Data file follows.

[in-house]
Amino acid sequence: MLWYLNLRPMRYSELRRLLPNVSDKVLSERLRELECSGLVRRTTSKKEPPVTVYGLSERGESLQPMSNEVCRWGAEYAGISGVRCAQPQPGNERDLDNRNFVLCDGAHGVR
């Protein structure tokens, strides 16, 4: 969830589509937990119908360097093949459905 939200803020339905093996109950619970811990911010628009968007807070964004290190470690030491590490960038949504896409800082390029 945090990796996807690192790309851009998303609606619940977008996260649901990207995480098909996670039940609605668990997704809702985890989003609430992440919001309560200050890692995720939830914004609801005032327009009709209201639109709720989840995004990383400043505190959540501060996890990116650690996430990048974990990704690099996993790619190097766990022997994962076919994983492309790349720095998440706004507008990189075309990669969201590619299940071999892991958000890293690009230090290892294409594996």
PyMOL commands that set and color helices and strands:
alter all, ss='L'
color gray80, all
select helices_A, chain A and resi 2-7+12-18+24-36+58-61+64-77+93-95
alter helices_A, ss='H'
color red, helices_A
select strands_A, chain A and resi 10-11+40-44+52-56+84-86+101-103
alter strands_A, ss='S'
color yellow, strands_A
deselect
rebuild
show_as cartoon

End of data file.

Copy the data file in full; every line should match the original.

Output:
[in-house]
Amino acid sequence: MLWYLNLRPMRYSELRRLLPNVSDKVLSERLRELECSGLVRRTTSKKEPPVTVYGLSERGESLQPMSNEVCRWGAEYAGISGVRCAQPQPGNERDLDNRNFVLCDGAHGVR
């Protein structure tokens, strides 16, 4: 969830589509937990119908360097093949459905 939200803020339905093996109950619970811990911010628009968007807070964004290190470690030491590490960038949504896409800082390029 945090990796996807690192790309851009998303609606619940977008996260649901990207995480098909996670039940609605668990997704809702985890989003609430992440919001309560200050890692995720939830914004609801005032327009009709209201639109709720989840995004990383400043505190959540501060996890990116650690996430990048974990990704690099996993790619190097766990022997994962076919994983492309790349720095998440706004507008990189075309990669969201590619299940071999892991958000890293690009230090290892294409594996």
PyMOL commands that set and color helices and strands:
alter all, ss='L'
color gray80, all
select helices_A, chain A and resi 2-7+12-18+24-36+58-61+64-77+93-95
alter helices_A, ss='H'
color red, helices_A
select strands_A, chain A and resi 10-11+40-44+52-56+84-86+101-103
alter strands_A, ss='S'
color yellow, strands_A
deselect
rebuild
show_as cartoon